Giant’s Ring, Ballynahatty, Co. Down (Courtesy of David Craig)

The Clandeboye O’Neills were the local Gaelic lords during the Late Medieval period and they had their main castle at Castlereagh, now demolished. The transformations that occurred in Ulster during the early seventeenth century led to the arrival of newcomers from England and Scotland. The town of Belfast came under the control of an Englishman, Sir Arthur Chichester, and experienced a period of development and expansion. Access to Belfast Lough always enabled the town to trade and a timber ship building industry developed; this paved the way for a massive transformation of the town’s fortunes in the nineteenth century when it became an industrial and maritime powerhouse for the British Empire. The new industrial centres required a workforce and Belfast attracted people from the Ulster countryside by their thousands so that by the end of the nineteenth century the population had increased to 350,000.

Archaeology and History of Ireland

The archaeological monuments that exist around Belfast mean that it is ideally suited for the study of all periods of Ireland’s past. The first settlers to our island arrived after the Ice Age around 9000 BC. These hunter-gatherer-fisher folk lived off the natural resources in the Irish landscape. It would seem that new people arrived around 4500 BC and brought agriculture and megalithic tombs with them. These Neolithic settlers also brought new stone technologies and pottery manufacture. The first metallurgists arrived in 2000 BC and during the Bronze Age there was a move towards individual burial in cists and barrows.

The Iron Age commenced in the latter half of the first millennium BC and resulted in the construction of major ceremonial centres such as Navan Fort in modern County Armagh. This is the era of our heroic age exemplified by the stories of Cú Chulainn. It is also the period when we know that Gaelic, a Celtic language, had become the dominant tongue across the island. The Irish Gaels remained outside the Roman Empire but it is evident that cultural and commercial connections existed and the new religion of the Empire, Christianity, had reached our shored during the fifth century AD, exemplified by the arrival of Saint Patrick in AD 432.

Navan Fort, Co. Armagh (Courtesy of Paddy Gleeson)

During the Early Medieval period power within Ireland rested with a host of small kingdoms, each ruled by their own king. The economic backbone to these kingdoms lay in cattle farming and is expressed today in the form of now abandoned ringforts of which there were once some 30,000. The arrival of the Vikings in the ninth century caused difficulties most notably through their attacks on wealthy monastic communities but by the following century the Vikings had settled and founded new trading centres, such as Dublin, Wexford and Limerick. They had also integrated themselves into Irish life.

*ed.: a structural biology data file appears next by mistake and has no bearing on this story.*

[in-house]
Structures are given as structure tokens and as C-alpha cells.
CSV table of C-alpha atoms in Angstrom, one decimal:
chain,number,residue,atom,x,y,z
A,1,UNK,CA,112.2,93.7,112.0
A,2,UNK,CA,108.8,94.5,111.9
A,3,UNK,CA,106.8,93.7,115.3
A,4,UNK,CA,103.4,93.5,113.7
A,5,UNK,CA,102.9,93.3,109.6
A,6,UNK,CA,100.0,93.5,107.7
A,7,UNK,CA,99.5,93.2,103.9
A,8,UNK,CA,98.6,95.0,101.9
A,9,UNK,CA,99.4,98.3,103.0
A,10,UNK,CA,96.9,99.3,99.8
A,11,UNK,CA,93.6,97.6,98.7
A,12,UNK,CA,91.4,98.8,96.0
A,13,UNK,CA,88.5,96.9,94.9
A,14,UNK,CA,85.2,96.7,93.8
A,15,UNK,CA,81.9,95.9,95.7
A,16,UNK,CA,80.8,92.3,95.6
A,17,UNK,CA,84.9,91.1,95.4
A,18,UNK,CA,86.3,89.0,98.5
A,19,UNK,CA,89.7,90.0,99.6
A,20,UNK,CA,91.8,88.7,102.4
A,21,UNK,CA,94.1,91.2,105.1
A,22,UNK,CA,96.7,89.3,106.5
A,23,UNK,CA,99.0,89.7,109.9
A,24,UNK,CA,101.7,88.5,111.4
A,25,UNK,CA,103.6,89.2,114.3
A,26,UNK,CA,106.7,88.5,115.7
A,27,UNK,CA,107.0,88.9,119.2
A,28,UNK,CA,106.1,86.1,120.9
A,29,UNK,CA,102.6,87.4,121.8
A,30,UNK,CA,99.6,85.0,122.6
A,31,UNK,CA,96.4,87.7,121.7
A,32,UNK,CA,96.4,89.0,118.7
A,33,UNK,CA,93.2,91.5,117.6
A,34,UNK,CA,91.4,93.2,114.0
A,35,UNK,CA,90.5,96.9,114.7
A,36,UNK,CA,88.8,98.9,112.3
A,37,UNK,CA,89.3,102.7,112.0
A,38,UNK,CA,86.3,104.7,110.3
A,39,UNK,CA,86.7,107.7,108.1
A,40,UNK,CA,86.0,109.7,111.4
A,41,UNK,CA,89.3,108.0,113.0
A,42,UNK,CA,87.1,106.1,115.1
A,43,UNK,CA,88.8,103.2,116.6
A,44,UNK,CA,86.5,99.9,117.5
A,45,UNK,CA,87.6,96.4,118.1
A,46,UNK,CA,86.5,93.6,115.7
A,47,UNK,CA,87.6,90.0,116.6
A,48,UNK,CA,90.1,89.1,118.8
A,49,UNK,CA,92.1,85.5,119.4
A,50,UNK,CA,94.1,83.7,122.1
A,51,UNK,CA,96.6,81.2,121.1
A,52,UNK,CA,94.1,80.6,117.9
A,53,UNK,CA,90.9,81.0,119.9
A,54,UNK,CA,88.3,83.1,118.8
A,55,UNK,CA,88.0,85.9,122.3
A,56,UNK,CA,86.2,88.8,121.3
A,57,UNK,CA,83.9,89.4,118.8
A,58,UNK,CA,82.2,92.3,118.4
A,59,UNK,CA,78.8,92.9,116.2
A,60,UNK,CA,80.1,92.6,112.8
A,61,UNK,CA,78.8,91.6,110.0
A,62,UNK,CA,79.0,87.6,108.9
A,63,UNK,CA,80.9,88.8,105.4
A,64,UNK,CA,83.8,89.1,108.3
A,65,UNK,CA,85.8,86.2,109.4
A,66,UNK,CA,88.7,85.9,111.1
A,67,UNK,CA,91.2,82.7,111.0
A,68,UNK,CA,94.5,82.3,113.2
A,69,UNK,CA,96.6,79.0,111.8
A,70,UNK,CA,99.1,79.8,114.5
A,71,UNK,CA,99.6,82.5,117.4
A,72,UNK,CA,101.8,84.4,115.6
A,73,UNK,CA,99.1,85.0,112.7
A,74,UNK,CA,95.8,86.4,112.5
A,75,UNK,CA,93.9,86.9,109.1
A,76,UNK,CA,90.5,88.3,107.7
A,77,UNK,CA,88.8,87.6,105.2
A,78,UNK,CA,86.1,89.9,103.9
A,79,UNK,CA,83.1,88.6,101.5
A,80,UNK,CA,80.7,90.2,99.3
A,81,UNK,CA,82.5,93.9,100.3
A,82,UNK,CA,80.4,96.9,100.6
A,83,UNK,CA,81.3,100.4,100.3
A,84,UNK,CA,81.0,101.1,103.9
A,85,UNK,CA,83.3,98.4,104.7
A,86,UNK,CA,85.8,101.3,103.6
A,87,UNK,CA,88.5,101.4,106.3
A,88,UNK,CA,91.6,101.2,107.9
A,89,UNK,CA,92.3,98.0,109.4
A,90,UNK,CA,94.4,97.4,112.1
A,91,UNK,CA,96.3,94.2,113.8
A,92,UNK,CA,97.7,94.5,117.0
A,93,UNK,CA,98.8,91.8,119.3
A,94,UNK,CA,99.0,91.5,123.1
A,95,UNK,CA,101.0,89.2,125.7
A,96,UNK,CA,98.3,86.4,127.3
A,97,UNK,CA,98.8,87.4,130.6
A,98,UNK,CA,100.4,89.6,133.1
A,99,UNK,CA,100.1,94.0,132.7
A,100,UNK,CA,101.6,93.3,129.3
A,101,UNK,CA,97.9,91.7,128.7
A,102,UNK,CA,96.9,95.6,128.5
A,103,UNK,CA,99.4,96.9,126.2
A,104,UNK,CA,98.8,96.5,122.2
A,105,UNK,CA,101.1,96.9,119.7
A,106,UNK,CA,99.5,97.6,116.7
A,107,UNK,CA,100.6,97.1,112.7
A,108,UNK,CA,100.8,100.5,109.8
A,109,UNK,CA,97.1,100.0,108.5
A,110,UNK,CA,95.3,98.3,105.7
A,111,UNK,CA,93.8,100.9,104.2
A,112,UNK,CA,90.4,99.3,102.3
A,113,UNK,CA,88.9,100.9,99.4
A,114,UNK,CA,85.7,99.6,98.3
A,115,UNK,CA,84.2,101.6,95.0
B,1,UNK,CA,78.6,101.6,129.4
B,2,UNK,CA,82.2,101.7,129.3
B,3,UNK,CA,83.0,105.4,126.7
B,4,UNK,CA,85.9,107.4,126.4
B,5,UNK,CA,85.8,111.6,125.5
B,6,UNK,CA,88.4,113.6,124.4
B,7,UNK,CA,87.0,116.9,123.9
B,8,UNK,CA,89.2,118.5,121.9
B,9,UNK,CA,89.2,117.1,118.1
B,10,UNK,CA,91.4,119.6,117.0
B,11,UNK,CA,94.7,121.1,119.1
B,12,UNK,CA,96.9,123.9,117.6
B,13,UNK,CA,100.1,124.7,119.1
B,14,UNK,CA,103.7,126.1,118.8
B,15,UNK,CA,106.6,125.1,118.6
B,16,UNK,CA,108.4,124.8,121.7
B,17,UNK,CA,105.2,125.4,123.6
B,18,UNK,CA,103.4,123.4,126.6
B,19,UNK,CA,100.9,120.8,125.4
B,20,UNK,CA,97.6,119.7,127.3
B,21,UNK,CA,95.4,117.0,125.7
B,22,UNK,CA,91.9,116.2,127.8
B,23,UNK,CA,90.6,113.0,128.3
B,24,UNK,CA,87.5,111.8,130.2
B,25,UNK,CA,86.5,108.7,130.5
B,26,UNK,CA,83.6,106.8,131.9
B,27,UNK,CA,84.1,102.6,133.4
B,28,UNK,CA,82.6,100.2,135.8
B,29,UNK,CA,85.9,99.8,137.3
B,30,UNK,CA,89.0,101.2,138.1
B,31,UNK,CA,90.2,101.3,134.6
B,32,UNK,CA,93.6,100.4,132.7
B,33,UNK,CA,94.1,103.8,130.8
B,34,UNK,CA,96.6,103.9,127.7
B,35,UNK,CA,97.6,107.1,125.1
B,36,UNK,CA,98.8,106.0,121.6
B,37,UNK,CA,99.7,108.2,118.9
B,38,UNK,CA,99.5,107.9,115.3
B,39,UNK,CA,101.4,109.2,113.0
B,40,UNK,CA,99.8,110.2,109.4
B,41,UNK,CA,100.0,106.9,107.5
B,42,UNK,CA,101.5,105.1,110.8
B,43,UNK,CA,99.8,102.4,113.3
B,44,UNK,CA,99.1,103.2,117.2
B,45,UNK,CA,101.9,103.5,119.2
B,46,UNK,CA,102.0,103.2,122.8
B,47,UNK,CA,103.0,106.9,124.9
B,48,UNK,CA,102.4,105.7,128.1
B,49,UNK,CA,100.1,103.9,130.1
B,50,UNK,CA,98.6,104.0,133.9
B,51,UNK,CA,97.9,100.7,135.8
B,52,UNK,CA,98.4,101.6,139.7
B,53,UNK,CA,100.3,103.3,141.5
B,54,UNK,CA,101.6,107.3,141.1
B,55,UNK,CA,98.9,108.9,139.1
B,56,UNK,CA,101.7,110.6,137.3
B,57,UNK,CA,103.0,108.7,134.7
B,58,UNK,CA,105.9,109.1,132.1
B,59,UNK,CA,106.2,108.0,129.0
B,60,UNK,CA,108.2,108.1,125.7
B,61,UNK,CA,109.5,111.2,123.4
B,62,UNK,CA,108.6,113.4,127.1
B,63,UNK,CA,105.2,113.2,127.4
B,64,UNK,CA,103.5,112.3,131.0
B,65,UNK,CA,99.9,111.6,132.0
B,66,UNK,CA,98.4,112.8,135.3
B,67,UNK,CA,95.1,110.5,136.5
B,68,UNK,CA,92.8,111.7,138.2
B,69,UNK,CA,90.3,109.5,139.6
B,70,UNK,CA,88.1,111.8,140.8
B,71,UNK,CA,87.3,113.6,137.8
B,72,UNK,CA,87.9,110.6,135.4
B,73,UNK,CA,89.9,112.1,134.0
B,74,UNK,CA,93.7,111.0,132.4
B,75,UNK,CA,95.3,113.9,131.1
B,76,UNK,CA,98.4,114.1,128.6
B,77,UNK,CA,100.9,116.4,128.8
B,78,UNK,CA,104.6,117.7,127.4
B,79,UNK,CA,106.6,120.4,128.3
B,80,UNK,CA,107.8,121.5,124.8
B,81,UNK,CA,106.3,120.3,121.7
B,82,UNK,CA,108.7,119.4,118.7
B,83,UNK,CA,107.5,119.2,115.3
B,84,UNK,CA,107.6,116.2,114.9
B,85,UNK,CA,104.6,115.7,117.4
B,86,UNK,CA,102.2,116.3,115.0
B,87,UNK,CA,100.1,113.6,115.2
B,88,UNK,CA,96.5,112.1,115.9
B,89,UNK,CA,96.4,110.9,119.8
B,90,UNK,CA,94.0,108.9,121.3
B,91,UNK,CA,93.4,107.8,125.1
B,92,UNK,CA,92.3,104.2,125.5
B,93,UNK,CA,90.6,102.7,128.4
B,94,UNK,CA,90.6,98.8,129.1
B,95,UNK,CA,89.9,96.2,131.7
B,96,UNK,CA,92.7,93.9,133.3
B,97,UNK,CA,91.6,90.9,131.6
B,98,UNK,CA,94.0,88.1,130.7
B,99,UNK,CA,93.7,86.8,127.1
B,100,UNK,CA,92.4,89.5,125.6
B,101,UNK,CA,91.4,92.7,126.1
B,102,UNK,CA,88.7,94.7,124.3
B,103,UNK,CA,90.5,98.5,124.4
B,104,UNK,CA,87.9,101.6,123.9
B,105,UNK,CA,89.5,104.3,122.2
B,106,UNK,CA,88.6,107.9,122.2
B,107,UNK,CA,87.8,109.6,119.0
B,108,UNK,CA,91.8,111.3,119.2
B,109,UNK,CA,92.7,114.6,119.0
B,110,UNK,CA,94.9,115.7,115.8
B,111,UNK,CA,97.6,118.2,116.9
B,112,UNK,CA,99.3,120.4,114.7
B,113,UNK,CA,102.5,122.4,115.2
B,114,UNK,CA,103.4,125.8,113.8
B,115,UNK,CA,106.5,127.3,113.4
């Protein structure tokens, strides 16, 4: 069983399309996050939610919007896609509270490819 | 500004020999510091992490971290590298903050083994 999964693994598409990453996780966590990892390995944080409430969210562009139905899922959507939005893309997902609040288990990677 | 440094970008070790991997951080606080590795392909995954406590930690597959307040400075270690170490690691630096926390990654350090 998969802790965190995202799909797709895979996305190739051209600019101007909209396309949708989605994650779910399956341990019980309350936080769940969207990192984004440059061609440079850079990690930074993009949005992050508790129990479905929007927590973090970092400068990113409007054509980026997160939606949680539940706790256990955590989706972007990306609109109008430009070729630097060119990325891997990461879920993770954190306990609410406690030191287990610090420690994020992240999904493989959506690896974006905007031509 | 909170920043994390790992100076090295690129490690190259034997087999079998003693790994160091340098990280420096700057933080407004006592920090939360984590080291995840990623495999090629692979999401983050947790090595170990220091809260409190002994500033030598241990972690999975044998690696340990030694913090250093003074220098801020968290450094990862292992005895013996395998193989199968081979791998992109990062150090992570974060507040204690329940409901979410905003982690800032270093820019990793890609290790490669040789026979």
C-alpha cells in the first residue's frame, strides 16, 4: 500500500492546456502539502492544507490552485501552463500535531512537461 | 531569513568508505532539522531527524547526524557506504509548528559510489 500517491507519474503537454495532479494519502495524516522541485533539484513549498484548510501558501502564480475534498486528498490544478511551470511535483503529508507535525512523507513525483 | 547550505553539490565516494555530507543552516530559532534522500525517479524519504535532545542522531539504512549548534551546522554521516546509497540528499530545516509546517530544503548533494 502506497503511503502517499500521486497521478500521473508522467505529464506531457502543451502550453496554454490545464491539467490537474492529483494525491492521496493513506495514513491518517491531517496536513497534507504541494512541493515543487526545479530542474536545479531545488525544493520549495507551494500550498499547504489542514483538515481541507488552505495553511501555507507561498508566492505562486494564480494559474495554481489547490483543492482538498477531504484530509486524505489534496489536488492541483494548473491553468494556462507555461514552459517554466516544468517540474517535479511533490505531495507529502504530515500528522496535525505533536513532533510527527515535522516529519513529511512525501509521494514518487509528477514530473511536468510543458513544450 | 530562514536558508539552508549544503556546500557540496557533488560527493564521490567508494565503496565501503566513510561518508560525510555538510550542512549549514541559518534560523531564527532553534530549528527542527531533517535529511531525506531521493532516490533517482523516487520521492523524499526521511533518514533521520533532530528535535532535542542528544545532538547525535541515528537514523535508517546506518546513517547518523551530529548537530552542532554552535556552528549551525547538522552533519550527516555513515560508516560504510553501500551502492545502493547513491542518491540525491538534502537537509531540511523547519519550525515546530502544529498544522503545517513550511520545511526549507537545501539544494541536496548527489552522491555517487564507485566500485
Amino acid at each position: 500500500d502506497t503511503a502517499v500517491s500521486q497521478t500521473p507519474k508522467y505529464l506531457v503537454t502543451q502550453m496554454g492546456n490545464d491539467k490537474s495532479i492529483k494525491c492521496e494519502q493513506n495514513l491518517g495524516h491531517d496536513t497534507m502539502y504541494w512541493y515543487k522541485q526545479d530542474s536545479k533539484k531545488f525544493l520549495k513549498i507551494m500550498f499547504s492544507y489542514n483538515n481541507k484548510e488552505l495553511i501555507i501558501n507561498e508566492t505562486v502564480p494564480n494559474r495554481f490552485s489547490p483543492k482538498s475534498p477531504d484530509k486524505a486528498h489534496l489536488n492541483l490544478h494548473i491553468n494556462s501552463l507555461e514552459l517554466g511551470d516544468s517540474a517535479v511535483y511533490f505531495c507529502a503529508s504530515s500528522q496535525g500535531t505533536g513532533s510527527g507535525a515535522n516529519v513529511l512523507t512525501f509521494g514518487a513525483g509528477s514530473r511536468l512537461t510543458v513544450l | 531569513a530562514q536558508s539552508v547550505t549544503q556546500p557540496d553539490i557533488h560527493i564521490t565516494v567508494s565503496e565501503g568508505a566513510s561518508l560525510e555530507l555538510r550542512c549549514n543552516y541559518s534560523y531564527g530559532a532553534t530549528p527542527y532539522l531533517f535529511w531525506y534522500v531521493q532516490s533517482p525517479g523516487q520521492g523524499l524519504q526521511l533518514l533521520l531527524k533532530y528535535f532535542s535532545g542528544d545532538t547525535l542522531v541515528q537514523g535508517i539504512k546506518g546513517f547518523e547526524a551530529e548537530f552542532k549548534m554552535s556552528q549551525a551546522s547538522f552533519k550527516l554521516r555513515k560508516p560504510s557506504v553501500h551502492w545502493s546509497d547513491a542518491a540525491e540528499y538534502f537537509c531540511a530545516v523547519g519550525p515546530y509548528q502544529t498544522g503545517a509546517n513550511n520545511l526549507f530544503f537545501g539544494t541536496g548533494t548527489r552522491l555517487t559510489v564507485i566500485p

Devenish Island, Co. Fermanagh (Courtesy of Tourism Ireland)

An inter-dynastic conflict between Leinster and Connaught led to the arrival as mercenaries of the first Anglo-Norman adventurers in AD 1169 who proceeded to establish themselves as the rulers of most of the island by AD 1300. After this period, however, there was a regeneration in the fortunes of the Gaels with much of the country coming under their control or resting in the hands of the Anglo-Irish lords, such as Ormond and Kildare. This is the period when Ireland becomes the most castellated part of Europe through the construction of small ‘tower house’ castles.

Carrickfergus Castle, Co. Antrim (Courtesy of Tourism Northern Ireland)

The end of the English War of the Roses and the rise to power of the Tudors led to increased interest being given to Ireland by the English Crown and a process of reconquest was played out across the sixteenth century, ending in the Nine Years War (1594-1603) between the Gaelic lordships of Ulster and the Tudor army. The defeat of the Gaelic cause was followed by land confiscations and its redistribution to English and Scottish settlers during the Ulster Plantation.

Derry City Walls (Courtesy of Tourism Ireland)

Monea Castle, Co. Fermanagh (Courtesy of Tourism Northern Ireland)

After this time political power increasingly rested in Britain, with formal union completed in 1801 by the establishment of the United Kingdom of Great Britain and Ireland. This relationship was broken in the period 1916 to 1921 when a War of Independence was fought which ended with the partitioning of Ireland into two new jurisdictions. The first of these was the Irish Free State, now the Republic of Ireland, comprising 26 counties, while the second was Northern Ireland, comprising 6 counties and ruled from Belfast.

Political tensions flared in the late 1960s between those who wanted Northern Ireland to join with the 26 counties (Nationalists and Republicans) and those who wanted Northern Ireland to remain within the United Kingdom (Unionists and Loyalists), leading to a 30 year-long conflict and 3,000 deaths. After a long period of negotiation involving local political representatives and members of the UK, Irish and US governments the conflict came to an end in 1998 with the signing of the Good Friday Belfast Agreement, a settlement founded in compromise and one which looked to a peaceful future for all our people together.

No content found

No content found

No content found

No content found

No content found

No content found

No content found